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Richard Taylor, physics professor at the Stanford Linear Accelerator Center and 1990 Nobel Prize winner, was recently elected a Fellow of the Royal Society of London. Each year 40 new Fellows are elected by merit, not field, and membership is limited to those who are citizens of Great Britain or the British Commonwealth.
The society, an independent scientific academy founded in 1660 by Christopher Wren, Robert Boyle and Robert Moray, began with the aim of promoting public understanding of science. That aim continues with a broad range of services such as meetings, exhibits and scientific exchanges. The society motto, Nullius in Verba, reflects the group's philosophy that statements must be verified by facts. Taylor will travel to London in the near future for his induction, part of which requires that he sign the society's membership book, which includes such famous names as Isaac Newton and Michael Faraday.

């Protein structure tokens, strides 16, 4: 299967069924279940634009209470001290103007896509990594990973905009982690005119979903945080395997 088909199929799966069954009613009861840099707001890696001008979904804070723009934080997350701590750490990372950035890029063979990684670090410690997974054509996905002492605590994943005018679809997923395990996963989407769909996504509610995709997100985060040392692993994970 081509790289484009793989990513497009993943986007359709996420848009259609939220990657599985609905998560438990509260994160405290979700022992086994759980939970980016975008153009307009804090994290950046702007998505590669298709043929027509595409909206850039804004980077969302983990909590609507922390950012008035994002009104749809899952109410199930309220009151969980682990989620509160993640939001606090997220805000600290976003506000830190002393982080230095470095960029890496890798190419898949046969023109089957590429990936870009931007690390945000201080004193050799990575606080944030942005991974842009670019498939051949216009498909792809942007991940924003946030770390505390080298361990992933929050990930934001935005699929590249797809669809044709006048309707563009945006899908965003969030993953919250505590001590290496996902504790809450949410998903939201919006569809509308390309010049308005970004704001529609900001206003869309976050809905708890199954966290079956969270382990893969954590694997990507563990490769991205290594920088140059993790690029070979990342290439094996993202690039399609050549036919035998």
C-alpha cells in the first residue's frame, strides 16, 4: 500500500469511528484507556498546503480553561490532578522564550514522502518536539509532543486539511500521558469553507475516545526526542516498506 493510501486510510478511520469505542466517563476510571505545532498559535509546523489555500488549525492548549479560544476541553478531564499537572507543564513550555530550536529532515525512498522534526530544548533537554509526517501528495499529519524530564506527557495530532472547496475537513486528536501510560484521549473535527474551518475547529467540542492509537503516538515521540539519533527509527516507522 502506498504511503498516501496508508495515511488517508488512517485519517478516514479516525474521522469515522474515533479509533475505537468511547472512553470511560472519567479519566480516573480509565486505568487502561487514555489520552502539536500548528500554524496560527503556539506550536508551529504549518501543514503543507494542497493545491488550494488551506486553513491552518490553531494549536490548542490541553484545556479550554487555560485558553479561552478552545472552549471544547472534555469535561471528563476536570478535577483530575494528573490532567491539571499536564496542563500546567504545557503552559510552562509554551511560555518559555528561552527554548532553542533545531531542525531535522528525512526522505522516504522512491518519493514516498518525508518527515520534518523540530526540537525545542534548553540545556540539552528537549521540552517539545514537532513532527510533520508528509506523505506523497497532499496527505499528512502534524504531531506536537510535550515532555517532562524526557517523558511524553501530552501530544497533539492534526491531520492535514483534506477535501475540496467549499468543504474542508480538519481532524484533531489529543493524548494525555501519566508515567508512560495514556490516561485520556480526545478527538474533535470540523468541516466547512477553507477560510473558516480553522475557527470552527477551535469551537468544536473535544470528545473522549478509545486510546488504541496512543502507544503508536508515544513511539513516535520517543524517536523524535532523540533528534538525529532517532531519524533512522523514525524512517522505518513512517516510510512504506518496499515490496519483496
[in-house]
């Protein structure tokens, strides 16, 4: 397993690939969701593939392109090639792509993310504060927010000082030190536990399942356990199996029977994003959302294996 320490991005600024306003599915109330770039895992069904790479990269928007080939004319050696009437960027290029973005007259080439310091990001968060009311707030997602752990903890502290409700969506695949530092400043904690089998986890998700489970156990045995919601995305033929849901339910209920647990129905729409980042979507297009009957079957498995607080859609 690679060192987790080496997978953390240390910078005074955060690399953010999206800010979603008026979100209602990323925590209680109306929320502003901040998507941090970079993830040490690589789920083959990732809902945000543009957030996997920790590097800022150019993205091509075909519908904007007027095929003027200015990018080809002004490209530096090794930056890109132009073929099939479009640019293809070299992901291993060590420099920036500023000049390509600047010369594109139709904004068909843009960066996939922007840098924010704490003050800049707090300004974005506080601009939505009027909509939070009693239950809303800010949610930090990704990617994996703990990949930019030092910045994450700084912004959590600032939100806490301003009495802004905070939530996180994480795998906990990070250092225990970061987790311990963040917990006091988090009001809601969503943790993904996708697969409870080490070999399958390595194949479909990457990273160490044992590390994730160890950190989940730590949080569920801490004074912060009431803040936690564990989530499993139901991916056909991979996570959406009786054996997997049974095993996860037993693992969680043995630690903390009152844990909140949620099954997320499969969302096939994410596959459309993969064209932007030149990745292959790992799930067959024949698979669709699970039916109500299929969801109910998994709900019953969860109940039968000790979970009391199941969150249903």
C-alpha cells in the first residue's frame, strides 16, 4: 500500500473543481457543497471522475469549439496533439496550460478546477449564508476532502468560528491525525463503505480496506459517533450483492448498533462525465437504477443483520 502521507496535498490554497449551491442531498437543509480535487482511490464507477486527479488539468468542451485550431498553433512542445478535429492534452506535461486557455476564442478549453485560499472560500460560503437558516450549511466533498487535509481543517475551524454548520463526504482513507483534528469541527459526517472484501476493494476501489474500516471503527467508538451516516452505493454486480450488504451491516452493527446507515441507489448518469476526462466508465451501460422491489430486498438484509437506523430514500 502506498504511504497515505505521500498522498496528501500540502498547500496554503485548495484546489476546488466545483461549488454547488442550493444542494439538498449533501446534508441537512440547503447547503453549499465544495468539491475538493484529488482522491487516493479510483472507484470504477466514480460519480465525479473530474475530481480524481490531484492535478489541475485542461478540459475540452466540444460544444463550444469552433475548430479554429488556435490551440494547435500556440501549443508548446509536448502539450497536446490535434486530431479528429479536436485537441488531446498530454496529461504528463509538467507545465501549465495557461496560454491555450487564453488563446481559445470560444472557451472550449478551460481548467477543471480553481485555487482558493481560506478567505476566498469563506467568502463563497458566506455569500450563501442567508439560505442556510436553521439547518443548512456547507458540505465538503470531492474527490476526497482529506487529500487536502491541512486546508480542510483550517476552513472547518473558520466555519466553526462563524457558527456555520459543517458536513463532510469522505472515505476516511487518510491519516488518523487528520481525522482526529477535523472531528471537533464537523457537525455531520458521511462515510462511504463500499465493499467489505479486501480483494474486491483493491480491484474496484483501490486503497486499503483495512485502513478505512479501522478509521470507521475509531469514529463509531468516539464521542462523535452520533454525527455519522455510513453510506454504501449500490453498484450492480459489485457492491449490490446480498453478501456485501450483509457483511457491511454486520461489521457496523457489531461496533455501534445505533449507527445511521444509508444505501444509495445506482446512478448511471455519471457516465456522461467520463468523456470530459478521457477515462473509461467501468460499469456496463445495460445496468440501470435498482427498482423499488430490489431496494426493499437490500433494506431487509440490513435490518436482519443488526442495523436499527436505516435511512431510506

Taylor, a Canadian citizen, received his doctorate at Stanford in 1962. Four years later he was appointed to the faculty at SLAC, a national research facility funded by the Department of Energy. His research helped provide new insight on the internal structure of the proton and neutron, the particles in the nucleus of the atom. By analyzing the pattern of electrons scattered by protons and neutrons, he provided some of the first evidence that protons and neutrons are made up of much smaller particles, now known as quarks. He was recognized for the importance of this contribution in 1990, when he received the Nobel Prize jointly with J.F. Friedman and H.W. Kendall.
By David F. Salisbury